The misinterpretation of body sensations in nonclinical panic attacks: a test of the cognitive theory



Journal Title

Journal ISSN

Volume Title


Texas Tech University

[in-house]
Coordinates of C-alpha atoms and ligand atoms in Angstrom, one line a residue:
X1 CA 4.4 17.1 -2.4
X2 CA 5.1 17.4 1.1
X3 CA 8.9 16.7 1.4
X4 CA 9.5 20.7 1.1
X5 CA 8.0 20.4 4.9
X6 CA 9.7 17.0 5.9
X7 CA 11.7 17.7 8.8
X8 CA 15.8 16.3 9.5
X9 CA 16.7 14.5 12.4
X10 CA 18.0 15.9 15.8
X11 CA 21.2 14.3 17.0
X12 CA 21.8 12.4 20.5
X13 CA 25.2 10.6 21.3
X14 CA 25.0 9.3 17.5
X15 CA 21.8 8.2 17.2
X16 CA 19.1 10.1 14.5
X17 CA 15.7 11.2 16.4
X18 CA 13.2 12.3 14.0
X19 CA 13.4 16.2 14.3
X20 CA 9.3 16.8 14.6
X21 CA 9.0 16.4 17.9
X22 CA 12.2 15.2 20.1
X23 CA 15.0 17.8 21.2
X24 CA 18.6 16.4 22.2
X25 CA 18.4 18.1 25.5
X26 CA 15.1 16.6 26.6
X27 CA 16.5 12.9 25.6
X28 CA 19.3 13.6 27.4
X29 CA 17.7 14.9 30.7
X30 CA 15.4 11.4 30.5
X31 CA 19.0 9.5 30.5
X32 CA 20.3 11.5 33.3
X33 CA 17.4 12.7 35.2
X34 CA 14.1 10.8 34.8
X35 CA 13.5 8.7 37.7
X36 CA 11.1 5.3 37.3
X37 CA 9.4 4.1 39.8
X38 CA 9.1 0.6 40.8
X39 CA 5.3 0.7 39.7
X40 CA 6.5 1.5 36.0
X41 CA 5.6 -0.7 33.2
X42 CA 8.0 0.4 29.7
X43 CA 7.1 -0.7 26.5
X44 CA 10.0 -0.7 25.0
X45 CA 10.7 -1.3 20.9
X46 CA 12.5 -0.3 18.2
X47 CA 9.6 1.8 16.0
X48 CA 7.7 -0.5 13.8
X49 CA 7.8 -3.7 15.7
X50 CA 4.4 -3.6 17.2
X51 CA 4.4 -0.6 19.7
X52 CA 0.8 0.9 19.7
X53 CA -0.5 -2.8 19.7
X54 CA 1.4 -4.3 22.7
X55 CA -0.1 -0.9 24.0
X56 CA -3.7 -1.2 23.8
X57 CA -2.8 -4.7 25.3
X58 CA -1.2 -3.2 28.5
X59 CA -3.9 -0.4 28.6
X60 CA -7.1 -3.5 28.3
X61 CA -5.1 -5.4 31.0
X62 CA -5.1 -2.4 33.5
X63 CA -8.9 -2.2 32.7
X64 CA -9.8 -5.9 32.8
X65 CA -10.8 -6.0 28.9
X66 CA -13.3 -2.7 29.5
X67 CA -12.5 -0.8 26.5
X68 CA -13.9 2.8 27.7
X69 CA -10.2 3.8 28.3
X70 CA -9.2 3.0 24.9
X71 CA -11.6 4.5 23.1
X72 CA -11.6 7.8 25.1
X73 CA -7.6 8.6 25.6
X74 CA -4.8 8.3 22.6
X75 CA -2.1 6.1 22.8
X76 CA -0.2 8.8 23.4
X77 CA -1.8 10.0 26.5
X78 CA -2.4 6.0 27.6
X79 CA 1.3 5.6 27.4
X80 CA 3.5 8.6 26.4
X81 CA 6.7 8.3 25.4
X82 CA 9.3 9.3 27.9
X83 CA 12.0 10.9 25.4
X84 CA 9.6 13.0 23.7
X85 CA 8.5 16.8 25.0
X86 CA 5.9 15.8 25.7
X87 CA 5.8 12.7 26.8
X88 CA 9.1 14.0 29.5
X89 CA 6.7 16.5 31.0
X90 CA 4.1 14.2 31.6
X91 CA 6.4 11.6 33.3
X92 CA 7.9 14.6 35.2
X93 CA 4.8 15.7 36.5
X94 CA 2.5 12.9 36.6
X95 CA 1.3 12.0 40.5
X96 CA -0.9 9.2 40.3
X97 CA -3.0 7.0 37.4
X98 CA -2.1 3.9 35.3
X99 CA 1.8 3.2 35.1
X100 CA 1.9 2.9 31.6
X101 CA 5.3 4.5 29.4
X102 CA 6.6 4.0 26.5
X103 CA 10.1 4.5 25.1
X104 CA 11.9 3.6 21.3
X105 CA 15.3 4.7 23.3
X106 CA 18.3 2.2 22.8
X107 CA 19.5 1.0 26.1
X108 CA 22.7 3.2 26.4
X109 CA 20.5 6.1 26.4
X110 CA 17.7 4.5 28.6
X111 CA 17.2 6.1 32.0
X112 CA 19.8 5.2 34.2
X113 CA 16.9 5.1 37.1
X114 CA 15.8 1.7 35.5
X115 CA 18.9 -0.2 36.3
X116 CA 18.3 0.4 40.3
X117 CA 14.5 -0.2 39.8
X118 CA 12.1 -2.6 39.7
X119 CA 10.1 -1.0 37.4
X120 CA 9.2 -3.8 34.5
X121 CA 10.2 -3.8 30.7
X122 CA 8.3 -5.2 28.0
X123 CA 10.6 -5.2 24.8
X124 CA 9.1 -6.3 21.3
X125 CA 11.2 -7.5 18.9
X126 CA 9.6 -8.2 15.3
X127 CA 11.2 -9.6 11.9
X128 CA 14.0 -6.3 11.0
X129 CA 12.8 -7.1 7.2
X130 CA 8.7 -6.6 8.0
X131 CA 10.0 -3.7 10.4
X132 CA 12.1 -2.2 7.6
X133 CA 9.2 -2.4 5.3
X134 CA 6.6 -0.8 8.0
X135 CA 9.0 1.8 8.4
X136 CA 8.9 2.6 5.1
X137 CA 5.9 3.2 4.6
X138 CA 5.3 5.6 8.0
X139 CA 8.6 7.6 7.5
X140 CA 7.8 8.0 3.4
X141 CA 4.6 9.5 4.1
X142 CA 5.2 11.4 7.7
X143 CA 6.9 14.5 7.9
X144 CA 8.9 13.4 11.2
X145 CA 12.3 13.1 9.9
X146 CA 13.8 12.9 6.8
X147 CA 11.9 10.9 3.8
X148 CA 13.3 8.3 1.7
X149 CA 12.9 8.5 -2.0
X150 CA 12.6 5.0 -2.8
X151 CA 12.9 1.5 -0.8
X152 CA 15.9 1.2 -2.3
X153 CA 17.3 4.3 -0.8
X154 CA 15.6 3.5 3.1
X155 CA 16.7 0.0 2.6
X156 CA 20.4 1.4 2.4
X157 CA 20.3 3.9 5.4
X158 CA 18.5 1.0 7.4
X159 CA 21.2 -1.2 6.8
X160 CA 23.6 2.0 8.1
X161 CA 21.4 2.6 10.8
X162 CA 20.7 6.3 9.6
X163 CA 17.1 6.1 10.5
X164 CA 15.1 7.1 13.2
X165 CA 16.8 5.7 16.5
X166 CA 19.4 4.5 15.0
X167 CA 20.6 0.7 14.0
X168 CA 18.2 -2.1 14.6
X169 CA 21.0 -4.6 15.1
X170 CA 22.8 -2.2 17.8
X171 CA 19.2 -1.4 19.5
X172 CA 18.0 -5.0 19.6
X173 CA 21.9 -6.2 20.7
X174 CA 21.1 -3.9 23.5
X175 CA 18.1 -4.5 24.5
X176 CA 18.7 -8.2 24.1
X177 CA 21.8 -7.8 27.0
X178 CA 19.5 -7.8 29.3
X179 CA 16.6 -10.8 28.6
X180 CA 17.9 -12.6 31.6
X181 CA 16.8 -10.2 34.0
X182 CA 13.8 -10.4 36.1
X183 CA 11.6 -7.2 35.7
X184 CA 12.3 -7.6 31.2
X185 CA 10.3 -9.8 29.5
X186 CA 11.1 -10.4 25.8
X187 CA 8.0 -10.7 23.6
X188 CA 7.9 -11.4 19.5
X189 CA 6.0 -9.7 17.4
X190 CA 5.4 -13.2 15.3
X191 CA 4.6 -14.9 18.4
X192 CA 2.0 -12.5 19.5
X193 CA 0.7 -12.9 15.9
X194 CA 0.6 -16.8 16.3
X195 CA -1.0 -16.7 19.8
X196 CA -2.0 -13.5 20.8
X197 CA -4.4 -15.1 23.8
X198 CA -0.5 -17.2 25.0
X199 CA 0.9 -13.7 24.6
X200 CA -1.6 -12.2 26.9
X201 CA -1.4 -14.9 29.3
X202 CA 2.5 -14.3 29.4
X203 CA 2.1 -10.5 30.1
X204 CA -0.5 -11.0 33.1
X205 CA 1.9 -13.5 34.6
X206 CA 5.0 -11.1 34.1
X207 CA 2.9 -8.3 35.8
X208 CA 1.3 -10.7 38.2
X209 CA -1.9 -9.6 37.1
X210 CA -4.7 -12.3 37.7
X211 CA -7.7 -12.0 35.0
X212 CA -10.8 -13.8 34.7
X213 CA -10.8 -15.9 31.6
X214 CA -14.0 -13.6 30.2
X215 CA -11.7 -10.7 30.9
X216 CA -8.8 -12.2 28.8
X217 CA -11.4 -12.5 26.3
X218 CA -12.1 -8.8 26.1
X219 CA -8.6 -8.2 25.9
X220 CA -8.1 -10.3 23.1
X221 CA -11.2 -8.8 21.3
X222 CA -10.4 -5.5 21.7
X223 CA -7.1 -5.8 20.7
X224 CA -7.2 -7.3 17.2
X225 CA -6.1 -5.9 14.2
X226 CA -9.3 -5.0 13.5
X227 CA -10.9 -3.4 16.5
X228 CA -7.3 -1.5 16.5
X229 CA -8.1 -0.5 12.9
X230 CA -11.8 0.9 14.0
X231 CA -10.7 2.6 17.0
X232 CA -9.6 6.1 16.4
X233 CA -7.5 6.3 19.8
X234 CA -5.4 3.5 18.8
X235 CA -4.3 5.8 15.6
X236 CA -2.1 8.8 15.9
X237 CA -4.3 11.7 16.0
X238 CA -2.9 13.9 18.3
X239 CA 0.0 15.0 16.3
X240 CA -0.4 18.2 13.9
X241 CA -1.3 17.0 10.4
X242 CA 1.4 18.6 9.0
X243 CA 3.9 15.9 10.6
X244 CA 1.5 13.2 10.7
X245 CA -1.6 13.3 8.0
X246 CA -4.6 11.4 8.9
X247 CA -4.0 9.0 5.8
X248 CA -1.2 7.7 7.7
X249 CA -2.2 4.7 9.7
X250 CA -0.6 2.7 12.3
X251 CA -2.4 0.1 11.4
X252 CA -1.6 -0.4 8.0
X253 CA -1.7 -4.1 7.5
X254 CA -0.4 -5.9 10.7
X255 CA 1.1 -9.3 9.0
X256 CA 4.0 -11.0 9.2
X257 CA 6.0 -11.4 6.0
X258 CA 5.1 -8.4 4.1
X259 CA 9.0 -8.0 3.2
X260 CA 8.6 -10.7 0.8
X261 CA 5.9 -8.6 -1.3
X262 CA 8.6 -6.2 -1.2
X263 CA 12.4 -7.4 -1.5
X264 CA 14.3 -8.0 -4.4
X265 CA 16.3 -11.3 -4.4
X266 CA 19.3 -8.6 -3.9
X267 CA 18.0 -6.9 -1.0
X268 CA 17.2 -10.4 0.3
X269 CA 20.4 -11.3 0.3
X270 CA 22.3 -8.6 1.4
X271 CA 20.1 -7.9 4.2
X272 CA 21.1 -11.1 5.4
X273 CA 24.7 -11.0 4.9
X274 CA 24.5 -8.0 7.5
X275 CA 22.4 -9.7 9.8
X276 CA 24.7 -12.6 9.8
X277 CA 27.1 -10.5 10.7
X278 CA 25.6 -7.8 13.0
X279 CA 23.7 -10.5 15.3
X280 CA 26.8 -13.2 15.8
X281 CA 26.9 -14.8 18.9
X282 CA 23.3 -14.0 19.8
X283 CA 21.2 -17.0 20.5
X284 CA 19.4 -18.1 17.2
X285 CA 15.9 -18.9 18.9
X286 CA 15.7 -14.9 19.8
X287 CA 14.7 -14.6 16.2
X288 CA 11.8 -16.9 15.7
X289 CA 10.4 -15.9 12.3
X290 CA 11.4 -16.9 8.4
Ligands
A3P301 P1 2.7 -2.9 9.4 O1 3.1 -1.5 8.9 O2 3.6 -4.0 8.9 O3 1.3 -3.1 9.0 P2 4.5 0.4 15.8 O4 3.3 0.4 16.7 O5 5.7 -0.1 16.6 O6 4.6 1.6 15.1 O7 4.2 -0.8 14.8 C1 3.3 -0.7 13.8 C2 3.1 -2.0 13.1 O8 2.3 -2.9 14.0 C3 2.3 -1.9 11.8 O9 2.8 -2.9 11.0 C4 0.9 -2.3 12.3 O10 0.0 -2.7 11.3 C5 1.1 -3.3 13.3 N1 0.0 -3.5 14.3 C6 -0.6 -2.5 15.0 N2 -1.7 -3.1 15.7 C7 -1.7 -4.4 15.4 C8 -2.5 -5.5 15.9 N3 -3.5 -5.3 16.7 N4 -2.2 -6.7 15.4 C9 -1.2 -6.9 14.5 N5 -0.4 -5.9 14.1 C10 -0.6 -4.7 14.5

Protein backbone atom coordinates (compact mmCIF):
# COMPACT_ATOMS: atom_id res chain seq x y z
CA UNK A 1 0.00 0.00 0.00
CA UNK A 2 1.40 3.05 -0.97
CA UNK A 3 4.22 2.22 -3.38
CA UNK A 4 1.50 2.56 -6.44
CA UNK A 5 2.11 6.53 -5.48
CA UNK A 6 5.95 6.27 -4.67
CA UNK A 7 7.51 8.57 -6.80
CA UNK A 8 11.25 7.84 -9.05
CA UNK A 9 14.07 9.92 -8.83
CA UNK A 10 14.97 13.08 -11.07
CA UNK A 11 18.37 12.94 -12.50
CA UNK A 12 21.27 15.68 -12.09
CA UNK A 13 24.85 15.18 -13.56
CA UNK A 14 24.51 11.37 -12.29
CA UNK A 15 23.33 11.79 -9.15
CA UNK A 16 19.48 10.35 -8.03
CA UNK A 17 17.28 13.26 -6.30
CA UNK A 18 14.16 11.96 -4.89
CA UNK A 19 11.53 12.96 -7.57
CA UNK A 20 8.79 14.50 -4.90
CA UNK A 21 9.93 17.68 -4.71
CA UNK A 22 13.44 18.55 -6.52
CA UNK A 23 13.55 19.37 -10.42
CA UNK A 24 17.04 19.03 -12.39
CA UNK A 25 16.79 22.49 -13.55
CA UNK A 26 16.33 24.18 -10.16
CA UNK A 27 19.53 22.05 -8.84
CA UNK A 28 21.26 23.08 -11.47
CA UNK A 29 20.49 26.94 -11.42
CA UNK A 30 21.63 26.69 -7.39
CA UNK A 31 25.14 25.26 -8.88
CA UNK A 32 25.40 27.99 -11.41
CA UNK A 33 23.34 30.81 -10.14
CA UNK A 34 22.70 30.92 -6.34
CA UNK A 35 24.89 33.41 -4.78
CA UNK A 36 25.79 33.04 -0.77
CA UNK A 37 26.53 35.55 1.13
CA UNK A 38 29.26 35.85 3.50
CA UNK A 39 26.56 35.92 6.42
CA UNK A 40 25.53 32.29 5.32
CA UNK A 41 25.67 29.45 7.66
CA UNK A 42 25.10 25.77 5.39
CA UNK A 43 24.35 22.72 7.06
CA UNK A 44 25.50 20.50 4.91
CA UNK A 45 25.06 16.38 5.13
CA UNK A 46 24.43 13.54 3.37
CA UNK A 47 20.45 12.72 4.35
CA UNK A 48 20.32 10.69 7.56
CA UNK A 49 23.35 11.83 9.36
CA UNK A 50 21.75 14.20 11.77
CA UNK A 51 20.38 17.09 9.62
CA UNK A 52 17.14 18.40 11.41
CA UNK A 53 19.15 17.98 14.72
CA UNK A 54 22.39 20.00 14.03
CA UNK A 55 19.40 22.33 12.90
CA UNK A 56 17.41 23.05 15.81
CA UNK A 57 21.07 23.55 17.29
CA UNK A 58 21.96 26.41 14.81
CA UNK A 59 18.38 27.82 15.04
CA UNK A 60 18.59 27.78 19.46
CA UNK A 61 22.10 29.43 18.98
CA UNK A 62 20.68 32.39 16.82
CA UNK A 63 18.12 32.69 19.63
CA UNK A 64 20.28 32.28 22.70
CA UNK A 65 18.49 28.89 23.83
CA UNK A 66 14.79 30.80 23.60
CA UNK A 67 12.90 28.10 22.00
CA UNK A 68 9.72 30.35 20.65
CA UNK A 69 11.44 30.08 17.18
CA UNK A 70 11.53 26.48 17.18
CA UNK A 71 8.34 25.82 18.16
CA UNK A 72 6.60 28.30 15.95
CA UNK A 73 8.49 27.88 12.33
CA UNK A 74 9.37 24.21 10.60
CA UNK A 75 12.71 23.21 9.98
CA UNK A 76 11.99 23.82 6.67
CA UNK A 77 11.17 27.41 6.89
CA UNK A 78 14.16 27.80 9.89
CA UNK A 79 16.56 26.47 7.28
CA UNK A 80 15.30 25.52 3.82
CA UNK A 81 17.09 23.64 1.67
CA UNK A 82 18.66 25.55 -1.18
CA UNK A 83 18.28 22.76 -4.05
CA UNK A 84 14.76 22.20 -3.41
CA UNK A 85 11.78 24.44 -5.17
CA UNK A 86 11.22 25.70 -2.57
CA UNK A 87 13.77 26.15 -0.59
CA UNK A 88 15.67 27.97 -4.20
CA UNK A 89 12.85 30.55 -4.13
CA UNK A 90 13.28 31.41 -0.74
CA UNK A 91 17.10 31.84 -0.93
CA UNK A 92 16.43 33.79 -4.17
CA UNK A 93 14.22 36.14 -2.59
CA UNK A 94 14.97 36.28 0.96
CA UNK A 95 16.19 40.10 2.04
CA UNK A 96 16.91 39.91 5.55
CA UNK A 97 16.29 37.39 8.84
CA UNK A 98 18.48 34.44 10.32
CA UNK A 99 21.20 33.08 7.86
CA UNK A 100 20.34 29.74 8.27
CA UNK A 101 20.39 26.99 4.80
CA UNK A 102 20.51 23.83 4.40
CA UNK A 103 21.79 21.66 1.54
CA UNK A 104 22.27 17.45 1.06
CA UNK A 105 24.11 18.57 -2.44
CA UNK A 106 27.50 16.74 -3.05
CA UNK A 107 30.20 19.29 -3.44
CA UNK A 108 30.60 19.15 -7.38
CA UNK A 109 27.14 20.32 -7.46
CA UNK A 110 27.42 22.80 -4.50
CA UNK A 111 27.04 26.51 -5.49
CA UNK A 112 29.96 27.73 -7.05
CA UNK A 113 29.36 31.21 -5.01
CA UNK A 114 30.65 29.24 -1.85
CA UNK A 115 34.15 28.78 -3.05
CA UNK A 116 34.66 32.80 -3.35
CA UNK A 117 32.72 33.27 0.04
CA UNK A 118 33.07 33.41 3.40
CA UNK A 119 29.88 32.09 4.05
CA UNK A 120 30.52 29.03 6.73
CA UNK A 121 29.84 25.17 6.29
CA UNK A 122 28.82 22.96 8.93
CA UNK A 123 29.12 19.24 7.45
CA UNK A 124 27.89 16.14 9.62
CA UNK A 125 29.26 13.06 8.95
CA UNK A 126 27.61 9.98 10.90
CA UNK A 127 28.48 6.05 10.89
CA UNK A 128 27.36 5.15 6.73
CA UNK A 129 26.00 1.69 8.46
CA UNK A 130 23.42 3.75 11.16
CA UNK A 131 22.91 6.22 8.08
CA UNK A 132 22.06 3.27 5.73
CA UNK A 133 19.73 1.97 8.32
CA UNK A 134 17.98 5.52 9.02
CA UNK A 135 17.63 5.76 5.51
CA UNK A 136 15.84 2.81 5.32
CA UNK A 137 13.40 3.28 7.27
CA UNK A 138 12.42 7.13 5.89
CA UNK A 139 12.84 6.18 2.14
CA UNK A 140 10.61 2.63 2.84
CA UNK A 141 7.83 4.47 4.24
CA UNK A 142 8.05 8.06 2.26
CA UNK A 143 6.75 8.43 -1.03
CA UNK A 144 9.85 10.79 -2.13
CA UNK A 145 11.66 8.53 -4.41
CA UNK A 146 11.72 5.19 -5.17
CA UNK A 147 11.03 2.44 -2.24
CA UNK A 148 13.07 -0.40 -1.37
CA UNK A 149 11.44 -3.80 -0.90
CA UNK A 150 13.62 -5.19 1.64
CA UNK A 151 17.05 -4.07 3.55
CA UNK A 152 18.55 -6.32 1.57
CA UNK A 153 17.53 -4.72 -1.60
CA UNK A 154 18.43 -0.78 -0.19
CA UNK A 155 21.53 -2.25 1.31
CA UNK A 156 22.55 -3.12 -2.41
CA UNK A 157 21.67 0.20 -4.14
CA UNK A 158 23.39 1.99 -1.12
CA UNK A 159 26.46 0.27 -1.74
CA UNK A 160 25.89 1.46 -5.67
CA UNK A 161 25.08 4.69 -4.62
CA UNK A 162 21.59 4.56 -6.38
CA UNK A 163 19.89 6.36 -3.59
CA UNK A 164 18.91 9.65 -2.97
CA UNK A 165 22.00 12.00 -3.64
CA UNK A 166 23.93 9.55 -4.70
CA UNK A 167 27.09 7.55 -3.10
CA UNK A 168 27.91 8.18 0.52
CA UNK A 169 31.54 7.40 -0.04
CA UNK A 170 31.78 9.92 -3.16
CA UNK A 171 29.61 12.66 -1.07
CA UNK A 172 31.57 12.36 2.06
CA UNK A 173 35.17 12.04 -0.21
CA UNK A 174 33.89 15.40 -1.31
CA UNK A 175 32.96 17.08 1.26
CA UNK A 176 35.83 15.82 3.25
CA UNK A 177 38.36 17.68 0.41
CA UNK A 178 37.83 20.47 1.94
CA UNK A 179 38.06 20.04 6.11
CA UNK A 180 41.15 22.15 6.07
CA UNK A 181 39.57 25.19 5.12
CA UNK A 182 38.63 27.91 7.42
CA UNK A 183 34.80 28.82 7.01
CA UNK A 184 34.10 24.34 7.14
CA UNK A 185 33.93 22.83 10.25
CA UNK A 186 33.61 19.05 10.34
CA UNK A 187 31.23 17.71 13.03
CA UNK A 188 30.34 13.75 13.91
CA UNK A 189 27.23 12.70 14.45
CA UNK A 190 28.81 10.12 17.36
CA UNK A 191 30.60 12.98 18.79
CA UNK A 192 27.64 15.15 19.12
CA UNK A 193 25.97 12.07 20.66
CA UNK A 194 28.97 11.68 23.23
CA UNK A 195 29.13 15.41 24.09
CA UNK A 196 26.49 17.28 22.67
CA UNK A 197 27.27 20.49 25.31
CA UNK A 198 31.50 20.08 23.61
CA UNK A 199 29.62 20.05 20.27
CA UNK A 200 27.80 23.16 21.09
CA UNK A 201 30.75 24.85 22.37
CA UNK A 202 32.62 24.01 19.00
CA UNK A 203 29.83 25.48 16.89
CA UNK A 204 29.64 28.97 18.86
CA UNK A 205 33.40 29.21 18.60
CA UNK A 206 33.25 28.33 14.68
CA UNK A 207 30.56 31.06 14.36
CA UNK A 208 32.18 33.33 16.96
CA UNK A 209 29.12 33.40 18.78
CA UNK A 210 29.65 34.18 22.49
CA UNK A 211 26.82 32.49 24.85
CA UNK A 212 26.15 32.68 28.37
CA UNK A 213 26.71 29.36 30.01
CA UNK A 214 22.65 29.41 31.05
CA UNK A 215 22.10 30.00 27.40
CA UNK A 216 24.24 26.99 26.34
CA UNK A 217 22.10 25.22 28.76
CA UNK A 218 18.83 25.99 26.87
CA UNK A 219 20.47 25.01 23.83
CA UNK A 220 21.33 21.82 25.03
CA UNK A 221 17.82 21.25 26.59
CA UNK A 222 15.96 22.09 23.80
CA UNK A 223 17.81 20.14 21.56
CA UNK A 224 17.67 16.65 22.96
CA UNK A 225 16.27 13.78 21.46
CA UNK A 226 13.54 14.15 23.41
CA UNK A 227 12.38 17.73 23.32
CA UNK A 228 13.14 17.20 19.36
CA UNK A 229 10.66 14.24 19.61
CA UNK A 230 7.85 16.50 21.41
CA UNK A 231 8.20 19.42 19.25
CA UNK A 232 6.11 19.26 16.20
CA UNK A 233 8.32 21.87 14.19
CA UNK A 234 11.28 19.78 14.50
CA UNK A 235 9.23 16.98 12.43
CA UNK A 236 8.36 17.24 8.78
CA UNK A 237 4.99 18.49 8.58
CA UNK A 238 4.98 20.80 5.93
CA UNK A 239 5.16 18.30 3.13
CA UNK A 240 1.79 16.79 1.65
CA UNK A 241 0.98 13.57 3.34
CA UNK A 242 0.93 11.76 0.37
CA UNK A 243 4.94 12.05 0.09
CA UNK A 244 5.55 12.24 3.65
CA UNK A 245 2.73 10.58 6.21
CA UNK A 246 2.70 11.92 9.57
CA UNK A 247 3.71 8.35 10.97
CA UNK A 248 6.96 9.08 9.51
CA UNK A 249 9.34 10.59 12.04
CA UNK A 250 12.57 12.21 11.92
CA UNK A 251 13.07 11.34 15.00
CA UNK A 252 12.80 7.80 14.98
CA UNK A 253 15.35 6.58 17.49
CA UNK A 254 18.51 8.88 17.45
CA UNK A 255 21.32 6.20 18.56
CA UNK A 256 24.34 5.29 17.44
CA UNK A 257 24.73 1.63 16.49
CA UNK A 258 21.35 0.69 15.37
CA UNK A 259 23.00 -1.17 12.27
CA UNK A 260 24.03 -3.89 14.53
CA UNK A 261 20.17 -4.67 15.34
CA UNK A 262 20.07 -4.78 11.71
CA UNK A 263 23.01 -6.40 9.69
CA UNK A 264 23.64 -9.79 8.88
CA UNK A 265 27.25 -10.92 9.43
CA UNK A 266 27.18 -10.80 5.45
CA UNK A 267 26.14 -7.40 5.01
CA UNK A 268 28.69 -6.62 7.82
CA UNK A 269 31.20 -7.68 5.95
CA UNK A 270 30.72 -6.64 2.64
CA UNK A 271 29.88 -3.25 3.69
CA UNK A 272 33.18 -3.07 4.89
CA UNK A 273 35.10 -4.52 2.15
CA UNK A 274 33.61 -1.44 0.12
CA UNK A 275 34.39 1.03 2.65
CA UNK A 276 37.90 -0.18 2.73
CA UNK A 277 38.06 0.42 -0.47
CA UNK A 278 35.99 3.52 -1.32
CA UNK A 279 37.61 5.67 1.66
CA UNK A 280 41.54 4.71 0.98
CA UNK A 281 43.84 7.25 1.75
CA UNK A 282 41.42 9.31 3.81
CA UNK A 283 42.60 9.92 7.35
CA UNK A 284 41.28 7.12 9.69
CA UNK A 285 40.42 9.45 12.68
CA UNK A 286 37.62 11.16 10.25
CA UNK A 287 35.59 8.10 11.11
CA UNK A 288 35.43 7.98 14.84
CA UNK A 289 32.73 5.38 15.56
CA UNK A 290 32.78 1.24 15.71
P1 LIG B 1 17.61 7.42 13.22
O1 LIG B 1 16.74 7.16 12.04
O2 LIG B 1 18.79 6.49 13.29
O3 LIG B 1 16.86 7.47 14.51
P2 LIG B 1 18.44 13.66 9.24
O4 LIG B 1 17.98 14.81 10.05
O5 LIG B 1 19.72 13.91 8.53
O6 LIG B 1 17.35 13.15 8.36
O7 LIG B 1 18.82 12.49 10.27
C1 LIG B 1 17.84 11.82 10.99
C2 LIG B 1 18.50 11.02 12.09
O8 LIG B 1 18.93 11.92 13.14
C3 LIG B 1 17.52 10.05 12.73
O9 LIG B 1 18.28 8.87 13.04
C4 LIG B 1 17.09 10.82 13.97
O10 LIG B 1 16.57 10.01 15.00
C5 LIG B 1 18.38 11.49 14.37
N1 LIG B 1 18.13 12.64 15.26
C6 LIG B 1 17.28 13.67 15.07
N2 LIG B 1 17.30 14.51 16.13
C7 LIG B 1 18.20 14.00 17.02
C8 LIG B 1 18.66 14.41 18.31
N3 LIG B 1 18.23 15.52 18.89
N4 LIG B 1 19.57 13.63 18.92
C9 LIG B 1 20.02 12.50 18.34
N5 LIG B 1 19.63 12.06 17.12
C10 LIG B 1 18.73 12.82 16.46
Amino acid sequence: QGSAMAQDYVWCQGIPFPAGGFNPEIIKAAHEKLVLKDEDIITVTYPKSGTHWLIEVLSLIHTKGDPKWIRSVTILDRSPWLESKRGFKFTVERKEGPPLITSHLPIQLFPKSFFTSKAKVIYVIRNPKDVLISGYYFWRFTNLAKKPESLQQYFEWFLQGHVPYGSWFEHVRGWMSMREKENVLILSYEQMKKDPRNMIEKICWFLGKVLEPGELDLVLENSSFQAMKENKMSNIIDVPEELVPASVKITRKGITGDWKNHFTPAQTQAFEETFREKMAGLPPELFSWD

Nonclinical panic attacks (NCP) refer to panic attacks in individuals who do not meet diagnostic criteria for panic disorder. Researchers have found many similarities between NCP and the panic attacks reported by individuals with panic disorder. The cognitive theory of panic disorder suggests that panic attacks are the result of the catastrophic misinterpretation of bodily sensations. However, it is unclear whether this model of panic disorder appropriately describes NCP because little empirical attention has been given to cognitive processes in NCP. This study examined the relationship between the misinterpretation of bodily sensations and NCP. Individuals reporting panic attacks (n=15) did not interpret ambiguous bodily sensations in a catastrophic manner when compared with participants without a history of panic attacks. Yet, the NCP group reported greater levels of psychological distress and elevated levels of emotion-oriented coping. These results suggest that cognitive processes other than those found in panic disorder should be examined in NCP In addition, increased attention should be given to the importance of affective variables. Secondly, this study explored methodological issues in NCP. Studies of NCP have been hampered by inconsistencies in the diagnostic methods used to determine the presence of panic attacks. The results of the Anxiety Disorder Interview Schedule-IV, a structured clinical interview, were compared with the findings from a self-report measure for NCP, the Panic Attack Questionnaire. The self-report of NCP resulted in significantly more individuals reporting panic symptoms when compared with the clinical interview. Individuals reporting NCP by self-report also indicated more panic symptomatology in comparison to individuals diagnosed with NCP via the clinical interview. These results suggest caution should be used when generalizing from NCP samples composed of individuals self-reporting panic symptoms to individuals with panic disorder. They also underscore the need for methodological consistency in NCP research.